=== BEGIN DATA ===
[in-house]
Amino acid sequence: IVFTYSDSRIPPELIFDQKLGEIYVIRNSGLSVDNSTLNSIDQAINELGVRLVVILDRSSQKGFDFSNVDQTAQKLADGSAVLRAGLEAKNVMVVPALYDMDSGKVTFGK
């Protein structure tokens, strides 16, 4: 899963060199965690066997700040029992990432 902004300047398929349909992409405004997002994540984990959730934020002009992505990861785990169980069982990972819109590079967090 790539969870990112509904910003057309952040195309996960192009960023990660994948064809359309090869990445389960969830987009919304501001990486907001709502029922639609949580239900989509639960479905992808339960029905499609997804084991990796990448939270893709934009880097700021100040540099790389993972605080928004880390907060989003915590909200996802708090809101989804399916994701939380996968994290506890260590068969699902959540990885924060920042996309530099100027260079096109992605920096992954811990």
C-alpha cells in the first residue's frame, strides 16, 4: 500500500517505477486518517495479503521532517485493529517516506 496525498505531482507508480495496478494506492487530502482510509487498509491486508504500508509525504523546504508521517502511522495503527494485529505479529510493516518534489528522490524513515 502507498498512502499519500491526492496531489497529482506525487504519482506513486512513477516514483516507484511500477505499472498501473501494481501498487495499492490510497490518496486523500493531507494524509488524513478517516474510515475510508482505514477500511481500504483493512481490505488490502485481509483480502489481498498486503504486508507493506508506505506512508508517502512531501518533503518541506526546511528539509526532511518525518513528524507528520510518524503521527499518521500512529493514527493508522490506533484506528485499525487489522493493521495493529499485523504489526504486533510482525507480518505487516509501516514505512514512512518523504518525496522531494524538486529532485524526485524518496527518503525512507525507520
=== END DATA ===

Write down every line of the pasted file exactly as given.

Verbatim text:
[in-house]
Amino acid sequence: IVFTYSDSRIPPELIFDQKLGEIYVIRNSGLSVDNSTLNSIDQAINELGVRLVVILDRSSQKGFDFSNVDQTAQKLADGSAVLRAGLEAKNVMVVPALYDMDSGKVTFGK
């Protein structure tokens, strides 16, 4: 899963060199965690066997700040029992990432 902004300047398929349909992409405004997002994540984990959730934020002009992505990861785990169980069982990972819109590079967090 790539969870990112509904910003057309952040195309996960192009960023990660994948064809359309090869990445389960969830987009919304501001990486907001709502029922639609949580239900989509639960479905992808339960029905499609997804084991990796990448939270893709934009880097700021100040540099790389993972605080928004880390907060989003915590909200996802708090809101989804399916994701939380996968994290506890260590068969699902959540990885924060920042996309530099100027260079096109992605920096992954811990």
C-alpha cells in the first residue's frame, strides 16, 4: 500500500517505477486518517495479503521532517485493529517516506 496525498505531482507508480495496478494506492487530502482510509487498509491486508504500508509525504523546504508521517502511522495503527494485529505479529510493516518534489528522490524513515 502507498498512502499519500491526492496531489497529482506525487504519482506513486512513477516514483516507484511500477505499472498501473501494481501498487495499492490510497490518496486523500493531507494524509488524513478517516474510515475510508482505514477500511481500504483493512481490505488490502485481509483480502489481498498486503504486508507493506508506505506512508508517502512531501518533503518541506526546511528539509526532511518525518513528524507528520510518524503521527499518521500512529493514527493508522490506533484506528485499525487489522493493521495493529499485523504489526504486533510482525507480518505487516509501516514505512514512512518523504518525496522531494524538486529532485524526485524518496527518503525512507525507520